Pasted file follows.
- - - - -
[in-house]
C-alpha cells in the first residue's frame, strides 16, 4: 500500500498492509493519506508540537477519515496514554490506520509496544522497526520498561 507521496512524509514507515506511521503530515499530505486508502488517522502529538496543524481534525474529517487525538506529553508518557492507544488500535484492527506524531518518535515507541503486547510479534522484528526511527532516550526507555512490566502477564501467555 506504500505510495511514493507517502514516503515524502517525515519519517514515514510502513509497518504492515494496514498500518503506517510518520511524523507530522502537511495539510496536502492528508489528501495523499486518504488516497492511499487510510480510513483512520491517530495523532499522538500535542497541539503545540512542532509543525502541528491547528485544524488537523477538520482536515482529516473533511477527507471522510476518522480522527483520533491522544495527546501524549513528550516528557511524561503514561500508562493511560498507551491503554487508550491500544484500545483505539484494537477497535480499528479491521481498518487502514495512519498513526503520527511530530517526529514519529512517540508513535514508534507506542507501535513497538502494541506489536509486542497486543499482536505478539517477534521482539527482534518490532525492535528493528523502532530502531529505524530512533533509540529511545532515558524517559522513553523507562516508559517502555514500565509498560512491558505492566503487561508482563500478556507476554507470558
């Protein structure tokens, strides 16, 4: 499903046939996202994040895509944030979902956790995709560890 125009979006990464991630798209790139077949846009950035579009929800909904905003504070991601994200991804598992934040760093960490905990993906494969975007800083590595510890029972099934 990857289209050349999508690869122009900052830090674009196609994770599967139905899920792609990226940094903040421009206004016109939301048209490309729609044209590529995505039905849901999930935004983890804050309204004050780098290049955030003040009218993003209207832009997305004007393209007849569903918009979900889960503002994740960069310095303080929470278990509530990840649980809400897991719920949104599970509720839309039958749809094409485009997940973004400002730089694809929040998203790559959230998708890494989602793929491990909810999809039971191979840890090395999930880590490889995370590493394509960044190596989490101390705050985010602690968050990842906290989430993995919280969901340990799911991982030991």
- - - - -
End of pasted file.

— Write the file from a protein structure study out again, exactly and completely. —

[in-house]
C-alpha cells in the first residue's frame, strides 16, 4: 500500500498492509493519506508540537477519515496514554490506520509496544522497526520498561 507521496512524509514507515506511521503530515499530505486508502488517522502529538496543524481534525474529517487525538506529553508518557492507544488500535484492527506524531518518535515507541503486547510479534522484528526511527532516550526507555512490566502477564501467555 506504500505510495511514493507517502514516503515524502517525515519519517514515514510502513509497518504492515494496514498500518503506517510518520511524523507530522502537511495539510496536502492528508489528501495523499486518504488516497492511499487510510480510513483512520491517530495523532499522538500535542497541539503545540512542532509543525502541528491547528485544524488537523477538520482536515482529516473533511477527507471522510476518522480522527483520533491522544495527546501524549513528550516528557511524561503514561500508562493511560498507551491503554487508550491500544484500545483505539484494537477497535480499528479491521481498518487502514495512519498513526503520527511530530517526529514519529512517540508513535514508534507506542507501535513497538502494541506489536509486542497486543499482536505478539517477534521482539527482534518490532525492535528493528523502532530502531529505524530512533533509540529511545532515558524517559522513553523507562516508559517502555514500565509498560512491558505492566503487561508482563500478556507476554507470558
């Protein structure tokens, strides 16, 4: 499903046939996202994040895509944030979902956790995709560890 125009979006990464991630798209790139077949846009950035579009929800909904905003504070991601994200991804598992934040760093960490905990993906494969975007800083590595510890029972099934 990857289209050349999508690869122009900052830090674009196609994770599967139905899920792609990226940094903040421009206004016109939301048209490309729609044209590529995505039905849901999930935004983890804050309204004050780098290049955030003040009218993003209207832009997305004007393209007849569903918009979900889960503002994740960069310095303080929470278990509530990840649980809400897991719920949104599970509720839309039958749809094409485009997940973004400002730089694809929040998203790559959230998708890494989602793929491990909810999809039971191979840890090395999930880590490889995370590493394509960044190596989490101390705050985010602690968050990842906290989430993995919280969901340990799911991982030991």